Saturday, December 18, 2010

Polish prosecutors urged to probe CIA torture talk


Polish prosecutors urged to probe CIA torture talk

Thu Dec 16, 2010 6:48pm GMT

WARSAW (Reuters) - Lawyers for suspected al Qaeda member Abu Zubaydah asked Polish prosecutors on Thursday to investigate allegations that U.S. agents abused him at a now-closed secret CIA prison in Poland.

Polish officials have consistently denied the existence of CIA detention centres in Poland since the Washington Post, citing unnamed CIA sources, first reported in 2005 that such places existed in Europe as part of the U.S. "war on terror" after the September 11, 2001 attacks on New York and Washington.

Former U.S. President George W. Bush wrote in his recently published memoir "Decision Points" that he authorised the use of waterboarding, a form of simulated drowning, on Zubaydah, who was arrested in Pakistan in 2002 on suspicion of involvement in a plot to attack Los Angeles airport.

"According to the information we have, Abu Zubaydah was one of those people detained and interrogated by the CIA somewhere on the territory of Poland," Polish lawyer Bartlomiej Jankowski told a news conference in Warsaw.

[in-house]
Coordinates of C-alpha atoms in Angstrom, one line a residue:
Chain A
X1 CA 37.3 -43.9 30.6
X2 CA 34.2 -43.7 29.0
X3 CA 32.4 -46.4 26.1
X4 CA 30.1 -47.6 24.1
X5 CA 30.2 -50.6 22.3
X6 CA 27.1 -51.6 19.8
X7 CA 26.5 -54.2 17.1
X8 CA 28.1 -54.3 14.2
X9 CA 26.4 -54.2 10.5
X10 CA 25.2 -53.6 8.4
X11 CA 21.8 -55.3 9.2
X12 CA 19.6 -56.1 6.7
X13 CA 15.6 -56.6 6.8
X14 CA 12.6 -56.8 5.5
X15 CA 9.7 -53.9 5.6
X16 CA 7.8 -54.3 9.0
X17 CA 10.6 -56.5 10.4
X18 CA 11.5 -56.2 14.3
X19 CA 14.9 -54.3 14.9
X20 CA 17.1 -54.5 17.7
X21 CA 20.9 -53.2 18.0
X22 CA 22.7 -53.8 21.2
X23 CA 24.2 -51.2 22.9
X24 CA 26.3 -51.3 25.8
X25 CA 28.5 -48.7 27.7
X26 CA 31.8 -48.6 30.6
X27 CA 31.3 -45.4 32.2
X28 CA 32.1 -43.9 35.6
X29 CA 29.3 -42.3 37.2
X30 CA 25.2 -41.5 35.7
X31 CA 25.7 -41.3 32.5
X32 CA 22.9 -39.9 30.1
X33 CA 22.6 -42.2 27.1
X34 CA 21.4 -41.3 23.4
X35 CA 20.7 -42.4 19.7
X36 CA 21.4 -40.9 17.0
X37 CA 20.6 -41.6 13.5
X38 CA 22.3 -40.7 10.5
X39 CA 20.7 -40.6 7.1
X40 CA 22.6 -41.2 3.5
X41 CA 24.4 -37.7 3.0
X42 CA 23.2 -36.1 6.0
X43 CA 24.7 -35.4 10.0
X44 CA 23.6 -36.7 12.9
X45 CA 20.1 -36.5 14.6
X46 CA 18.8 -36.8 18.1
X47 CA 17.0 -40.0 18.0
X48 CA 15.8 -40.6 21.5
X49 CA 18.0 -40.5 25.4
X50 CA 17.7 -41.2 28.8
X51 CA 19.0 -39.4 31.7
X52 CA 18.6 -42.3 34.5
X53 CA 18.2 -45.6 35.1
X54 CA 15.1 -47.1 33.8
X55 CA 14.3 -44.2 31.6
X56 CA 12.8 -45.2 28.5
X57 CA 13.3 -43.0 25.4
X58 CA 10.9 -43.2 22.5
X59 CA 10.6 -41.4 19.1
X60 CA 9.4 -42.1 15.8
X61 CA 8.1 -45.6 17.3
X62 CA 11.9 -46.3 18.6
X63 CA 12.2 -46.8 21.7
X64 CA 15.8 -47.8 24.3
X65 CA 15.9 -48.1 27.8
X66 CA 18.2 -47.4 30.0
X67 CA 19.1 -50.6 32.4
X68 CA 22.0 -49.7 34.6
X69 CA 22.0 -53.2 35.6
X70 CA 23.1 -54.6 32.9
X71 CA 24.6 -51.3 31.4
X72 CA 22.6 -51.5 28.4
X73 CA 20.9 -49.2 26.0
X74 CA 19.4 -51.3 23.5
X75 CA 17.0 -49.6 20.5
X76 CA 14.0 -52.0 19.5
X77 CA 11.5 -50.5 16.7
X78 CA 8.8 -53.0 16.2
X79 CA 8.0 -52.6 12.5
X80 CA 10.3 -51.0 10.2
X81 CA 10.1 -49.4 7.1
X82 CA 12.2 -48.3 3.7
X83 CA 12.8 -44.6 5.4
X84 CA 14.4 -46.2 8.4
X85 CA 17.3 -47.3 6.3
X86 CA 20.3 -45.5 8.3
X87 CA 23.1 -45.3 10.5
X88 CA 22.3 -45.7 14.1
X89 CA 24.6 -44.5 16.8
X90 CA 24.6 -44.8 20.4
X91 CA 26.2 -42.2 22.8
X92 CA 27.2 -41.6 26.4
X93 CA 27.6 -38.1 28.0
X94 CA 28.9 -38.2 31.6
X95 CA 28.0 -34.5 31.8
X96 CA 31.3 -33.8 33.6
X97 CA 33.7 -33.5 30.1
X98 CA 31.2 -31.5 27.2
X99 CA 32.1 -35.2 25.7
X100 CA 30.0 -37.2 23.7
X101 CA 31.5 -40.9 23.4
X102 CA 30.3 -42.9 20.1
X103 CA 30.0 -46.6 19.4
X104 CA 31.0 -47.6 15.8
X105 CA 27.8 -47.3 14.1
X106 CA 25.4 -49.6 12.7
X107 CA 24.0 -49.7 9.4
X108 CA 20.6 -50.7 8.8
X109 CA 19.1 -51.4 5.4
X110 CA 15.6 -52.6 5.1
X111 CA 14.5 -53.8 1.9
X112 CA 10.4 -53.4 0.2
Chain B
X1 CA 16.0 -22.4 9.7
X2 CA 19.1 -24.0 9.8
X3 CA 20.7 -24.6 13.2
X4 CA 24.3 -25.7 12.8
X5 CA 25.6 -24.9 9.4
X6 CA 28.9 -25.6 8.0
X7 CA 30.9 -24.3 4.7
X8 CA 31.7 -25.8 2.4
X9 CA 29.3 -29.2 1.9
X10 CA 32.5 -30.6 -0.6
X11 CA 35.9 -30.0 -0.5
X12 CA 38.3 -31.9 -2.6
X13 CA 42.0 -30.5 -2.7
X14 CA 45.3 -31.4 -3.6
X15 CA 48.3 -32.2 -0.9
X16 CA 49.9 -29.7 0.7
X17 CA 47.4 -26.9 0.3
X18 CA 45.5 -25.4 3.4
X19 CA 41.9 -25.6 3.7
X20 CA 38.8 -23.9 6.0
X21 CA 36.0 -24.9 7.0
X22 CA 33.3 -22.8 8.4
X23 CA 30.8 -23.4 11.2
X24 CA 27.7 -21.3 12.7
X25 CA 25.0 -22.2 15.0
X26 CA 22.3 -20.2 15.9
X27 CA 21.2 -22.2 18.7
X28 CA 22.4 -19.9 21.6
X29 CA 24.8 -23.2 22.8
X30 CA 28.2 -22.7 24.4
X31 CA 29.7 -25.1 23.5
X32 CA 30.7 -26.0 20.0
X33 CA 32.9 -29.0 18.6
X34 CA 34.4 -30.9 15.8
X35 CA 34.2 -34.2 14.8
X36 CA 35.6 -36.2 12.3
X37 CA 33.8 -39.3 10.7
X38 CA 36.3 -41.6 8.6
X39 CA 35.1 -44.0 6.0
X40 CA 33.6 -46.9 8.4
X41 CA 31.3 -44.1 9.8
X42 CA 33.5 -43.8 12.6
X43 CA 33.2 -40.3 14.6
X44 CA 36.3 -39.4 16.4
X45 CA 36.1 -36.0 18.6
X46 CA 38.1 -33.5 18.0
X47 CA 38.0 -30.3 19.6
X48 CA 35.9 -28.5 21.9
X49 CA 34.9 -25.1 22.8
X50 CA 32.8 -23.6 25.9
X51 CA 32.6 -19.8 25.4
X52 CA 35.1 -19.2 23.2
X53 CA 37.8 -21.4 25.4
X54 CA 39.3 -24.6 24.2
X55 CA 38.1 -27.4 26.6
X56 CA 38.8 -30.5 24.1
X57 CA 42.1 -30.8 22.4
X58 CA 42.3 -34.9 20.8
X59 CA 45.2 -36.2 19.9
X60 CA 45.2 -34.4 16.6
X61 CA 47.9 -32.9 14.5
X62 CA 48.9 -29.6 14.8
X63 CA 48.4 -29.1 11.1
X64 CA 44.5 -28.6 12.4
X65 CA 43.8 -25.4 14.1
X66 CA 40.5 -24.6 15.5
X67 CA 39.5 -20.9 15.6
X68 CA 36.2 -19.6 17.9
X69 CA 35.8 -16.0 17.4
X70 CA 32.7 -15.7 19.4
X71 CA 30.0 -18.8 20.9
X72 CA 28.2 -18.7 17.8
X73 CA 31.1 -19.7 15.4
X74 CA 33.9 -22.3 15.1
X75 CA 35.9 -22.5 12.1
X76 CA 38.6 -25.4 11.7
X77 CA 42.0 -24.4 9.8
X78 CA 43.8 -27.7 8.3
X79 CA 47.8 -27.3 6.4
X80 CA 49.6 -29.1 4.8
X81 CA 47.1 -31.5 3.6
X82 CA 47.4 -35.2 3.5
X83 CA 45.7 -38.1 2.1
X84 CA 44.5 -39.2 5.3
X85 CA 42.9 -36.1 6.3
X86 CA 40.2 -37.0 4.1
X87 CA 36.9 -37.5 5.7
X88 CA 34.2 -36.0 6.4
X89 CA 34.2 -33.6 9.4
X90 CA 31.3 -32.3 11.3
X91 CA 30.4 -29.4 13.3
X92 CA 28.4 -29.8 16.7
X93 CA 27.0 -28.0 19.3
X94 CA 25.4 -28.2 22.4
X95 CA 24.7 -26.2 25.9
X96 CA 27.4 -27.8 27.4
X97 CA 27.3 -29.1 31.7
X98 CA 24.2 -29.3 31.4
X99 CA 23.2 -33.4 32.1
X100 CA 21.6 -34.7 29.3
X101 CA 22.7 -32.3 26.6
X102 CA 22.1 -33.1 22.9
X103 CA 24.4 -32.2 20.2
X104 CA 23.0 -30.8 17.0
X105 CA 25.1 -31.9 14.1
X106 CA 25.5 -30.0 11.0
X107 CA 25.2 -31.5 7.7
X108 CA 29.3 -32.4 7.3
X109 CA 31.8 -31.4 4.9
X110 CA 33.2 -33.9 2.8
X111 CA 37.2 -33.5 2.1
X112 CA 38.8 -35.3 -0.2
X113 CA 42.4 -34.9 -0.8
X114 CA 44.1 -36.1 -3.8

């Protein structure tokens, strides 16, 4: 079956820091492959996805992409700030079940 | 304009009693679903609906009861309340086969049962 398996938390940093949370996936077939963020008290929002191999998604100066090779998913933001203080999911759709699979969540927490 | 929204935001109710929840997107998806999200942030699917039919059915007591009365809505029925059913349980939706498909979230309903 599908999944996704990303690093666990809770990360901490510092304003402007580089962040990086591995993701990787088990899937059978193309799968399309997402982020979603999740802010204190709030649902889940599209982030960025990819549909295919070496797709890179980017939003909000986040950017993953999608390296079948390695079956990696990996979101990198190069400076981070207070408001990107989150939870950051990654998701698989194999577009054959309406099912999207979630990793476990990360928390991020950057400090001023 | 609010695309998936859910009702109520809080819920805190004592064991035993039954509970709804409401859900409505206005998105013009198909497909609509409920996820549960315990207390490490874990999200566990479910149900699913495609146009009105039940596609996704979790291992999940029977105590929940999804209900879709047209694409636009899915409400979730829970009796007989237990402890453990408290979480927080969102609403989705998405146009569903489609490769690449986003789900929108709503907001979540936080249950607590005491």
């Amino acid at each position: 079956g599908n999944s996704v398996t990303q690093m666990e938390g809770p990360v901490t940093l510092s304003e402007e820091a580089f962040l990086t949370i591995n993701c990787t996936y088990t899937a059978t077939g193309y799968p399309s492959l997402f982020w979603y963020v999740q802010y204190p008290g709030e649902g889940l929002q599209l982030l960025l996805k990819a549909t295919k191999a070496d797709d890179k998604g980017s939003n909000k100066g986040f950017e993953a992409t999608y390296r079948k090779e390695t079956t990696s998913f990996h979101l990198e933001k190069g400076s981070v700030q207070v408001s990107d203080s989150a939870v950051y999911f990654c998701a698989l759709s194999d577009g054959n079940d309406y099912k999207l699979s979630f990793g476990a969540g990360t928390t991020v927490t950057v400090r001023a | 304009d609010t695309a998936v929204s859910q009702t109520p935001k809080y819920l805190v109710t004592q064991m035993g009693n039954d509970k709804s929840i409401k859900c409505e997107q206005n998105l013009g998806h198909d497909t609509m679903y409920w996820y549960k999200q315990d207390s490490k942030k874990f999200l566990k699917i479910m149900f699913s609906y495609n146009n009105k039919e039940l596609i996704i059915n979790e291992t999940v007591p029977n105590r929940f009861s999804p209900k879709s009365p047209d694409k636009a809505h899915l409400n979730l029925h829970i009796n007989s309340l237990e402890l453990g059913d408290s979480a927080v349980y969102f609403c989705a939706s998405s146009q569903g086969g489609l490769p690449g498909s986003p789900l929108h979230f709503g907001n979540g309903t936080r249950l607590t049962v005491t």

"Today I notified the prosecutor's office in Warsaw (about the case)... and asked that they recognise his status as a victim because the evidence shows he was brought to Poland and was detained and interrogated here using harsh techniques."

Another suspected al Qaeda member, Abd al-Rahim al-Nashiri, recently asked to give testimony in a Polish probe into the issue of CIA secret prisons after also saying he was held by U.S. agents in Poland.

A Central Intelligence Agency report published last year confirmed that CIA employees used harsh interrogation techniques on terrorism suspects that went beyond approved limits.

Zubaydah and Nashiri are both being held at the U.S. military jail at Guantanamo Bay in Cuba. Nashiri, also captured in 2002, is accused of masterminding the 2000 attack on the American warship USS Cole in Yemen which killed 17 U.S. sailors.


Zubaydah's lawyers say they think he was brought to a secret site in Poland in late 2002 and kept there for nearly a year.

"Abu Zubaydah is the first -- in fact he has been described as the guinea pig -- for the enhanced interrogation programme. All of the techniques were applied to him," Joseph Margulies, a U.S. lawyer for Zubaydah, told the news conference.

Waterboarding was banned by Bush's successor, President Barack Obama, shortly after he took office in 2009.

Romania and Lithuania are also alleged to have provided the CIA with facilities for detaining and possibly interrogating suspects captured by U.S. forces in Afghanistan and Iraq.

Reports by the Council of Europe and the European Parliament have confirmed Poland and Romania hosted the prisons, but Warsaw says it only allowed CIA planes to land at one of its airports for refuelling.

(Reporting by Rafal Kalicki, writing by Gareth Jones, editing by Tim Pearce)

© Thomson Reuters 2010.

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